This Pennsylvania Special Election Victory May Offer A Preview Of 2020 Presidential Election

Iovino supporters celebrate.
Pam Iovino / @pamforPA

A hotly contested state Senate special election in Pennsylvania may shed some light into what lies ahead for the upcoming presidential election, Salon reports. Democrat Pam Iovino managed to flip a previously-Republican seat by defeating her opponent D. Raja, who openly professed his support for President Donald Trump throughout the election. Pennsylvania, a perennial “swing state” which has been seen to break towards either Democrats or Republicans depending on the election, is often analyzed as a bellwether for the political leanings of the nation at large. It was among several states that surprised pundits in 2016 by voting largely for Trump in the general election.

The race between Iovino and Raja has been viewed generally as a referendum on Trump himself and the Republican Party at large because of the two candidates’ sharp ideological differences as well as their respective opinions on the current president.

Iovino is a United Staes Navy veteran who held a senior position at the Department of Veterans Affairs. Raja was an IT executive and Trump fan. The two were competing in a race to fill a vacancy left by Republican Guy Reschenthaler after Reschenthaler moved on to the U.S. Congress. The seat has been controlled almost exclusively by Republicans for 50 years.

The Pennsylvania Democratic Party took note of the implications of Iovino’s victory, posting from their official Twitter account to congratulate the Senator-elect.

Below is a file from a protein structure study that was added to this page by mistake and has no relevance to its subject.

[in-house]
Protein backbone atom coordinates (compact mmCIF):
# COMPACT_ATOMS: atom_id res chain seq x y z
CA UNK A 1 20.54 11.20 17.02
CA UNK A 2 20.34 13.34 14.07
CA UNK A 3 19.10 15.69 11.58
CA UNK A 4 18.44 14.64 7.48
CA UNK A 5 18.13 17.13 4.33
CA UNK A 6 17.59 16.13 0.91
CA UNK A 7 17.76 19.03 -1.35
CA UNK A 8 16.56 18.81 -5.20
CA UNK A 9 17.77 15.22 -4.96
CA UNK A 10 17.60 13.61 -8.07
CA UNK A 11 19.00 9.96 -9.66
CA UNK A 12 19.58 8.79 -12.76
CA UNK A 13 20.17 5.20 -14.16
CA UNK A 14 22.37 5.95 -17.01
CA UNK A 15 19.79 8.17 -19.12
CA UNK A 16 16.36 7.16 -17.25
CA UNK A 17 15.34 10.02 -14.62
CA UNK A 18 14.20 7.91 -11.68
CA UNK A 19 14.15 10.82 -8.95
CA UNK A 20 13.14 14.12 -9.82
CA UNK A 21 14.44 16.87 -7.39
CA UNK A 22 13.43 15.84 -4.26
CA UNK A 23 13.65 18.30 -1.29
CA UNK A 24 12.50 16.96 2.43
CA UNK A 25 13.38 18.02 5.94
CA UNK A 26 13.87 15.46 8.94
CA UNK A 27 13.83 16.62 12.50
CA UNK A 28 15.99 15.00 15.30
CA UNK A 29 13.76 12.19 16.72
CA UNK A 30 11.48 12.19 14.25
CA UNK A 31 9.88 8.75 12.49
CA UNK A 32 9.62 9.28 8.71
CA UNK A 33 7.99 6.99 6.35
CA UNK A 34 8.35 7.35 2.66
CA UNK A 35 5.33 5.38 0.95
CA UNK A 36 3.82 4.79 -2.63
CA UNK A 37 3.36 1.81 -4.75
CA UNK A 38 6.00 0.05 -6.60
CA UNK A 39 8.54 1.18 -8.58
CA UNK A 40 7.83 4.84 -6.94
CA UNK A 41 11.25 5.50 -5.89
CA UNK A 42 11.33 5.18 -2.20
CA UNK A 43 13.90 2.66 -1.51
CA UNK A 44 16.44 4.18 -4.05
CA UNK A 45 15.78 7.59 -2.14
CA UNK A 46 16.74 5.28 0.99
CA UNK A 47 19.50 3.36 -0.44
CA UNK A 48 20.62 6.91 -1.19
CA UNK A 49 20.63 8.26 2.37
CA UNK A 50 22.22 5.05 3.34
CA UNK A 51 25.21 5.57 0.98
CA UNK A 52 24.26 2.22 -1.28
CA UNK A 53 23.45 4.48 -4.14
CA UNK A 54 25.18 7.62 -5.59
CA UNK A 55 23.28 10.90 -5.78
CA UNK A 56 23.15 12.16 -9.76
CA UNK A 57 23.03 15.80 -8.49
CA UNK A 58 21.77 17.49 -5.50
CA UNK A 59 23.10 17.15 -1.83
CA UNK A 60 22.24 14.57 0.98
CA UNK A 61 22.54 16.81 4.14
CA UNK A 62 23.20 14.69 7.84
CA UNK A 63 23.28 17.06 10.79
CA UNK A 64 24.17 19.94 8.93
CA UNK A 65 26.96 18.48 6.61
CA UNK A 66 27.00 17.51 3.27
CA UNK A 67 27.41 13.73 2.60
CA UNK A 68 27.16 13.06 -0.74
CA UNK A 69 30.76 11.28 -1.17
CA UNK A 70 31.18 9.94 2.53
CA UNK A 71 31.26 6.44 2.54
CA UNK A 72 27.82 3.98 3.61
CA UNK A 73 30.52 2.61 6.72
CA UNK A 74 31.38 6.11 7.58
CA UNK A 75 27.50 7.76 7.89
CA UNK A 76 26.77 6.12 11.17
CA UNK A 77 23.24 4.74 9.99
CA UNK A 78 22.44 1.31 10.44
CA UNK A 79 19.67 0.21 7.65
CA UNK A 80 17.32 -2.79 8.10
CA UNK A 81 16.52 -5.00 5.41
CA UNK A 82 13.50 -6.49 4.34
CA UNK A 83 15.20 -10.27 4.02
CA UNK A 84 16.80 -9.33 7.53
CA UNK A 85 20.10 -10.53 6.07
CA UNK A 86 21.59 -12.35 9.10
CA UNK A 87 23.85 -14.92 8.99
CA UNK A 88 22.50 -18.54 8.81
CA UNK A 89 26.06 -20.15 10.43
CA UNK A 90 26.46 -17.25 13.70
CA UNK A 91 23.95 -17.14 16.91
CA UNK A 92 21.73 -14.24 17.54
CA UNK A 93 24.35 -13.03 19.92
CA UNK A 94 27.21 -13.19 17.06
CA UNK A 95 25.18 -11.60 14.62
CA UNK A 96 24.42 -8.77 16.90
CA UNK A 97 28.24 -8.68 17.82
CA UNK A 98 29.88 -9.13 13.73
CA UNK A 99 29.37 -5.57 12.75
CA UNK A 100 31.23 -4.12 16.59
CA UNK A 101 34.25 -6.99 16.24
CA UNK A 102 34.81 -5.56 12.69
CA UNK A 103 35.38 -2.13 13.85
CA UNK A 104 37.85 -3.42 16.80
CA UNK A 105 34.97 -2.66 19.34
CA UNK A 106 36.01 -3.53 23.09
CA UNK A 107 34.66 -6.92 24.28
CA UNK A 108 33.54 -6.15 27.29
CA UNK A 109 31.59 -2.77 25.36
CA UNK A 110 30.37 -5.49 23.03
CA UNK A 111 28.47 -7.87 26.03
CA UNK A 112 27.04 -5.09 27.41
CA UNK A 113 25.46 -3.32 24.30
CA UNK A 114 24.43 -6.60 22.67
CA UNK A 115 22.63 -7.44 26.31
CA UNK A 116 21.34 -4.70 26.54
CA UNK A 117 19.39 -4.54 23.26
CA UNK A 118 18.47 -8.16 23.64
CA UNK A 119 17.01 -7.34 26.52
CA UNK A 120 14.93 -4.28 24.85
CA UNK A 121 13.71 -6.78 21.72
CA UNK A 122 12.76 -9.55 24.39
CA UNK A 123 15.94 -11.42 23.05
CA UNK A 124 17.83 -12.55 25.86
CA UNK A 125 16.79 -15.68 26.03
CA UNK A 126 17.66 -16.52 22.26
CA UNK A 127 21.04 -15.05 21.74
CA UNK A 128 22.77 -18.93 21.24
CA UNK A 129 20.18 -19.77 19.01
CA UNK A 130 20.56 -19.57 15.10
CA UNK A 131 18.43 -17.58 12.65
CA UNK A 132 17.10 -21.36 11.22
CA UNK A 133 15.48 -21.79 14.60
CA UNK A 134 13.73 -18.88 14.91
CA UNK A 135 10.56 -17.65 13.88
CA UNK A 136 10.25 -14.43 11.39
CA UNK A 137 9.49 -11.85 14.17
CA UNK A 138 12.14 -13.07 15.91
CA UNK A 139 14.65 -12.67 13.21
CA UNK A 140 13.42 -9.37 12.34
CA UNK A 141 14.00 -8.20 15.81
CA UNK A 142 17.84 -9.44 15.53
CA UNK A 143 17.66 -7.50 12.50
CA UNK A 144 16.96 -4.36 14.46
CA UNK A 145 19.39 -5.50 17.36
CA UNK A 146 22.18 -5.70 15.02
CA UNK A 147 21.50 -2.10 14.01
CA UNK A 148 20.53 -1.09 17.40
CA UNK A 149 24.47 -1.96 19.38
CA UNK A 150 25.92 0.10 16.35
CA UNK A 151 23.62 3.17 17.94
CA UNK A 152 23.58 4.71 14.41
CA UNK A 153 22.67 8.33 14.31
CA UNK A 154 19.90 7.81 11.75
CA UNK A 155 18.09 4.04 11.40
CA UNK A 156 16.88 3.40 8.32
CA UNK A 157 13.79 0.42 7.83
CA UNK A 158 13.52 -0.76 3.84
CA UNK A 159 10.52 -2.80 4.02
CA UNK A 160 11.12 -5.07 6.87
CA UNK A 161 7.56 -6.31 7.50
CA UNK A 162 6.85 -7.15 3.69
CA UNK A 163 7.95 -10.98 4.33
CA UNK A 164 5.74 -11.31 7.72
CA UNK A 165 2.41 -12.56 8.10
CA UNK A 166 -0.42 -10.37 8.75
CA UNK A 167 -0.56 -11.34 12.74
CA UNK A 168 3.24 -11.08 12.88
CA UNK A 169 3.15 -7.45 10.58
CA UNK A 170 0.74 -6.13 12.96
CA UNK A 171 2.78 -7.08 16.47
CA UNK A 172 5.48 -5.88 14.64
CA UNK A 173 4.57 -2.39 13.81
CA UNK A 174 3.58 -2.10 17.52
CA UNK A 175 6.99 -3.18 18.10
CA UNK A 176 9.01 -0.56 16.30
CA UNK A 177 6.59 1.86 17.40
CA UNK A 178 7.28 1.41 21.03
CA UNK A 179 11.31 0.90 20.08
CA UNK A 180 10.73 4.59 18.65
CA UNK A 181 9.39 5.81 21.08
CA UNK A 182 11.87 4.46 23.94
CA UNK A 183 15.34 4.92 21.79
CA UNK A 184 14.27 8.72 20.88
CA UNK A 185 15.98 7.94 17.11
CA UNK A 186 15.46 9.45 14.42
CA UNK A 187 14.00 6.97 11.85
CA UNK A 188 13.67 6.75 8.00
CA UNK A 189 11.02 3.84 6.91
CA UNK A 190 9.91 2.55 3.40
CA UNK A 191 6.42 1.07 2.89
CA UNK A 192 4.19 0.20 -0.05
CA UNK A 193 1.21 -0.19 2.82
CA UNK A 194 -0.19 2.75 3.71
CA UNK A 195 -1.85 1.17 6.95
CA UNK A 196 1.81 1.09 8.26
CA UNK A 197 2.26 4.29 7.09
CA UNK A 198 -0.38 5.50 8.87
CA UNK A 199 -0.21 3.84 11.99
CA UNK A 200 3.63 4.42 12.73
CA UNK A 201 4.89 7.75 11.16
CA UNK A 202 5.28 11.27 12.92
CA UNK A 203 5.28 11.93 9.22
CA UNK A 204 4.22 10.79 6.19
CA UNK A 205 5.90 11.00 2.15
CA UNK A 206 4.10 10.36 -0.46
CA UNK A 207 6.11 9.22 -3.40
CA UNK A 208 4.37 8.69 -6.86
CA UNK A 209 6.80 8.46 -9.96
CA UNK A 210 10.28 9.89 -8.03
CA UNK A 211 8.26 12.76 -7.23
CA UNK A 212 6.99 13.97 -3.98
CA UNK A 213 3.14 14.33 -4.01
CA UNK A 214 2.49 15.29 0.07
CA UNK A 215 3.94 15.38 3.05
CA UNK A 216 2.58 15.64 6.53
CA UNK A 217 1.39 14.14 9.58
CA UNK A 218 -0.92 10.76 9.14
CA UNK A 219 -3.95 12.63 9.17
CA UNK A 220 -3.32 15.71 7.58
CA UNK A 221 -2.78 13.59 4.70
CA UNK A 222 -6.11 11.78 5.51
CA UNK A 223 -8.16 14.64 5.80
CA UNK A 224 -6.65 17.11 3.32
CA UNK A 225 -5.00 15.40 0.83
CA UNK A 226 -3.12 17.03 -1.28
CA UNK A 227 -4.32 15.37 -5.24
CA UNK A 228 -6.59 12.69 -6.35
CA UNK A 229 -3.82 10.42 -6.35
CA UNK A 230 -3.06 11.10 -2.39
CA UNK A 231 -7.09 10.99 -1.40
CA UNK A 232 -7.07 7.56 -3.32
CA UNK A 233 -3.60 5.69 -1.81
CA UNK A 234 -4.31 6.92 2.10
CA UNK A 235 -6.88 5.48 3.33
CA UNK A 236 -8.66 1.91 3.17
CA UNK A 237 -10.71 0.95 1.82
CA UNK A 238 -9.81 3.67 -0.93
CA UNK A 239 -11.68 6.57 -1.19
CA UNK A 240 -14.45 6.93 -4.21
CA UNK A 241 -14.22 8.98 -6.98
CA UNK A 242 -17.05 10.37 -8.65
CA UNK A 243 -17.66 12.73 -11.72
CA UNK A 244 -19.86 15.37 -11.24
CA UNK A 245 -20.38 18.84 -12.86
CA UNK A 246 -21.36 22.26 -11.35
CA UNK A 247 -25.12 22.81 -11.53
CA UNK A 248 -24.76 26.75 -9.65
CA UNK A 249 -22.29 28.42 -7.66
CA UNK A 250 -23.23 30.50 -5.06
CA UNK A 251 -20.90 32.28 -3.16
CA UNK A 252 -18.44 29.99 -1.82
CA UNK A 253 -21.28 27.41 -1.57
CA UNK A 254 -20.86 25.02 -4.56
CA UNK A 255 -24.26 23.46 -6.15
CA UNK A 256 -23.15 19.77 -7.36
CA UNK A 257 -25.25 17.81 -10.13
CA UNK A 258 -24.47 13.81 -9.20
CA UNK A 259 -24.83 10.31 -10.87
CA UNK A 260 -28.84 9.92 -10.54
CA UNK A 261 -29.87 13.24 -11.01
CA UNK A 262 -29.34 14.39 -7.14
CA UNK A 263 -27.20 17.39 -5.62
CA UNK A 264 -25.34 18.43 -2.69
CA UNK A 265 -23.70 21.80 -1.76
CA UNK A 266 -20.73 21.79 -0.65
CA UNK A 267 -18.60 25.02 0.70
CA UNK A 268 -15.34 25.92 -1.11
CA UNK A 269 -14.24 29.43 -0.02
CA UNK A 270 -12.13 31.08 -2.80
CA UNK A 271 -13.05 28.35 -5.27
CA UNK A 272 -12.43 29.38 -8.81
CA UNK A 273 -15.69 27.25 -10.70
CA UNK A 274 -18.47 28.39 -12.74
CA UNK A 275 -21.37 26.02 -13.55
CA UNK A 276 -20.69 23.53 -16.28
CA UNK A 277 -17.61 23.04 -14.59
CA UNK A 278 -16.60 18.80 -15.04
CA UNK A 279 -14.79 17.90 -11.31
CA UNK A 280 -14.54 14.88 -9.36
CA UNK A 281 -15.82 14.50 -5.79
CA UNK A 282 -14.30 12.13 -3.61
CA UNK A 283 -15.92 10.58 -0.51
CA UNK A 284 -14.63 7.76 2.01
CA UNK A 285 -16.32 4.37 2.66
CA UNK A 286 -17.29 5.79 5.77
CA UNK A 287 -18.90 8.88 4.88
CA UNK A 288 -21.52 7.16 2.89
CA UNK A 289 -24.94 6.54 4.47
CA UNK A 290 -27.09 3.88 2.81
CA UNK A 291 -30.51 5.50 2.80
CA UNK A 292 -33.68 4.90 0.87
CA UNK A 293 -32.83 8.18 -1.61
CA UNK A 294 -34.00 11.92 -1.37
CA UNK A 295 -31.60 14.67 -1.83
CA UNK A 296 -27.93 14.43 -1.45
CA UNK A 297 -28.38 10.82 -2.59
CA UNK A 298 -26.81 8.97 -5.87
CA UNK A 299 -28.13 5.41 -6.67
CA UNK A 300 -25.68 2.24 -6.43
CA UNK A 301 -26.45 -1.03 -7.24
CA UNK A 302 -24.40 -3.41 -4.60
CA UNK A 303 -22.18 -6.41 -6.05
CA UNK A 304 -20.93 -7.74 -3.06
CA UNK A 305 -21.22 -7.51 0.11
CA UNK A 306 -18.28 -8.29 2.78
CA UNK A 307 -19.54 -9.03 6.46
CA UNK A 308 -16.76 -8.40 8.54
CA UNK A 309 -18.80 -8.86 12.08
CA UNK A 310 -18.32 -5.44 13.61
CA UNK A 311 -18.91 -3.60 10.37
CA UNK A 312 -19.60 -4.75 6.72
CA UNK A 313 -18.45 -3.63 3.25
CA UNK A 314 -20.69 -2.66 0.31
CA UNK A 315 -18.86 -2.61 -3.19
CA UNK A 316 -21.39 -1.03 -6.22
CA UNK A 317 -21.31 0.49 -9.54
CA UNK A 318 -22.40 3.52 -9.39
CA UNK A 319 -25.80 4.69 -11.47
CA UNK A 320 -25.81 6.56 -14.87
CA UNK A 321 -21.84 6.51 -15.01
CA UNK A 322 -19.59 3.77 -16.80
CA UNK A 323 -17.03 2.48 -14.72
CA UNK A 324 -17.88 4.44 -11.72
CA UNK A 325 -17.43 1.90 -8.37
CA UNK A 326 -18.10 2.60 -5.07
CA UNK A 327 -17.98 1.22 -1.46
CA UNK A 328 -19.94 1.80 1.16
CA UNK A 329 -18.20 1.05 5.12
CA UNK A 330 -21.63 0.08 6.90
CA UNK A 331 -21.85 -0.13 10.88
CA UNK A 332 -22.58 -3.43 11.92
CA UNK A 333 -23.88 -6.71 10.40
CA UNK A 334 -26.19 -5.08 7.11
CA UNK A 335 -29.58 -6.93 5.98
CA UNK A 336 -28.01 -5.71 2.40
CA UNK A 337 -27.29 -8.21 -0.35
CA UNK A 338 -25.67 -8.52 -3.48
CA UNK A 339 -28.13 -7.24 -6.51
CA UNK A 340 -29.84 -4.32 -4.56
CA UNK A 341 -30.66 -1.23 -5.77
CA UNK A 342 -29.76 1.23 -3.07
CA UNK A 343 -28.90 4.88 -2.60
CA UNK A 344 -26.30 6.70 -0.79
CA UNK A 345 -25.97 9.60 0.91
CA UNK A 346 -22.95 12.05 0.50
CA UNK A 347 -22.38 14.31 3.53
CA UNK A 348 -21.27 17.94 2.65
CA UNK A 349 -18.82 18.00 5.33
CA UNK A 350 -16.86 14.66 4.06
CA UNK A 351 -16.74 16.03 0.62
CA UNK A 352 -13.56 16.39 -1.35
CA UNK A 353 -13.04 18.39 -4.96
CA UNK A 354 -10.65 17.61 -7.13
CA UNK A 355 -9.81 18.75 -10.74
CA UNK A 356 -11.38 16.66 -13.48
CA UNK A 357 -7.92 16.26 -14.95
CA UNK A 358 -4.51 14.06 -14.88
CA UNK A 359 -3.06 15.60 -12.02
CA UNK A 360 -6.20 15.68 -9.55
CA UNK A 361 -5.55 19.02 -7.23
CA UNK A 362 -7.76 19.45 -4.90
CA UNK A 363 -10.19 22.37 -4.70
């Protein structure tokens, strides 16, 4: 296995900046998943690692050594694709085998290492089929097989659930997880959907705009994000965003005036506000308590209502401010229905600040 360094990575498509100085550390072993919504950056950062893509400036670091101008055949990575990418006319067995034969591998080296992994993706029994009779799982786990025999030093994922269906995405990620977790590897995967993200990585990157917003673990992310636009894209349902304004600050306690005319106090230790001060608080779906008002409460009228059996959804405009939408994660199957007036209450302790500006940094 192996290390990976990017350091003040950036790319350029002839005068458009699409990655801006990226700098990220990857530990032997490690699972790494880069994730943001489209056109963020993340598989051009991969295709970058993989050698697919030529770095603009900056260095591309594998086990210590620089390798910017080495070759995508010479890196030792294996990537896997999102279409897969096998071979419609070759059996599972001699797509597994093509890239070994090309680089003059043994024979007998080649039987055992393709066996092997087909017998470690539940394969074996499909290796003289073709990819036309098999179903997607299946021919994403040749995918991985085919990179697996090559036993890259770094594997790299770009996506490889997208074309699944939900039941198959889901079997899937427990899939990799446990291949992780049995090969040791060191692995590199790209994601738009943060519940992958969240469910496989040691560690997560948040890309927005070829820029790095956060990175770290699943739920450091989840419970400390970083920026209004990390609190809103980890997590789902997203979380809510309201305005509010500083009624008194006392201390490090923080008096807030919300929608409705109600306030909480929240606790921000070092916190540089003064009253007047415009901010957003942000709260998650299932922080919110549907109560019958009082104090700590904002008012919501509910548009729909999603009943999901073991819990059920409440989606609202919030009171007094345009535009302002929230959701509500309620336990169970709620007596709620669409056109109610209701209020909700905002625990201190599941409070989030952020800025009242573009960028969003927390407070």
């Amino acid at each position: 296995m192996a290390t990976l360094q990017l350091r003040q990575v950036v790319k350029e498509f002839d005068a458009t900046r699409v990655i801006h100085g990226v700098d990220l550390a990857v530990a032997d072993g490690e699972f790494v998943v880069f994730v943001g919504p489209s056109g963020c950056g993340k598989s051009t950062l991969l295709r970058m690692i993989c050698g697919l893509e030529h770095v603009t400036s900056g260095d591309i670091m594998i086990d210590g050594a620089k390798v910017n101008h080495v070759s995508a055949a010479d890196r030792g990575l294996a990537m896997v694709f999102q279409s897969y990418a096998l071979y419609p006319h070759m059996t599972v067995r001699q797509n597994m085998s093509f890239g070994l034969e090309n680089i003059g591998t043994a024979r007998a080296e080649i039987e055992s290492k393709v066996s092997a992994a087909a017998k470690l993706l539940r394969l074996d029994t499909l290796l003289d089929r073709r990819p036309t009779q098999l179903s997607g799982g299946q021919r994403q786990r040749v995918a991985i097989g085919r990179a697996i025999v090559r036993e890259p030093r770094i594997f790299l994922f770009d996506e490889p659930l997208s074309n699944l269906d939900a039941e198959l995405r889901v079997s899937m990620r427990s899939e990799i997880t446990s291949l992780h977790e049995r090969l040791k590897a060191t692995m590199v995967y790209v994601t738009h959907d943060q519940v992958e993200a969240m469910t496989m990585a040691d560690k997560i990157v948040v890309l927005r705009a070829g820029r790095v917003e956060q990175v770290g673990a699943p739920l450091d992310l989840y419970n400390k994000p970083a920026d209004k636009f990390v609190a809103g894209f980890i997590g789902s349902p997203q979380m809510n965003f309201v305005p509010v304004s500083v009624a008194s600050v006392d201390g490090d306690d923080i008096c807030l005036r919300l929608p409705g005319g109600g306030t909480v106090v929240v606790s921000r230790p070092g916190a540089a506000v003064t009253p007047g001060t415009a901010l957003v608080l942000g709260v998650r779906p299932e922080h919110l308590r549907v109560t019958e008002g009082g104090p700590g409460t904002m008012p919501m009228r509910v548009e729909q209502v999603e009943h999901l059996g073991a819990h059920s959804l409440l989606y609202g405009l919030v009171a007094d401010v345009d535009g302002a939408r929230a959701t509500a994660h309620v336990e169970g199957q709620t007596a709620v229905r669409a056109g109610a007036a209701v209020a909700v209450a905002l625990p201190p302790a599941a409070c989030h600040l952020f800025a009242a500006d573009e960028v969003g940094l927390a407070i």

“SEAT. FLIPPED.” the tweet read in part, also pointing out that Pennsylvania Democrats have now won all three of their special election contests so far in 2019. The tweet included a photo of Iovino with a graphic overlay that switches triumphantly from red to blue.

Iovino echoed the sentiment in her remarks after the election, saying to supporters, “Congratulations on what you just accomplished. SD37 is blue again, and you did that.”

She went on to express her commitment to continuing to work for her new constituency just as they had worked for her to make the election victory possible.

“I will work tirelessly for you,” she said, “as hard as all of you worked to make this happen.”

According to reports, Raja actually conceded victory before one precinct, Peters Township, had even started tallying votes. Republican poll watchers had evidently determined that the election was a lost cause based on their observations at precincts throughout the district.

Adding to the potentially heady implications of her victory. Iovino’s win also means that for the first time, Pennsylvania’s Washington County will be represented in the state senate by two women.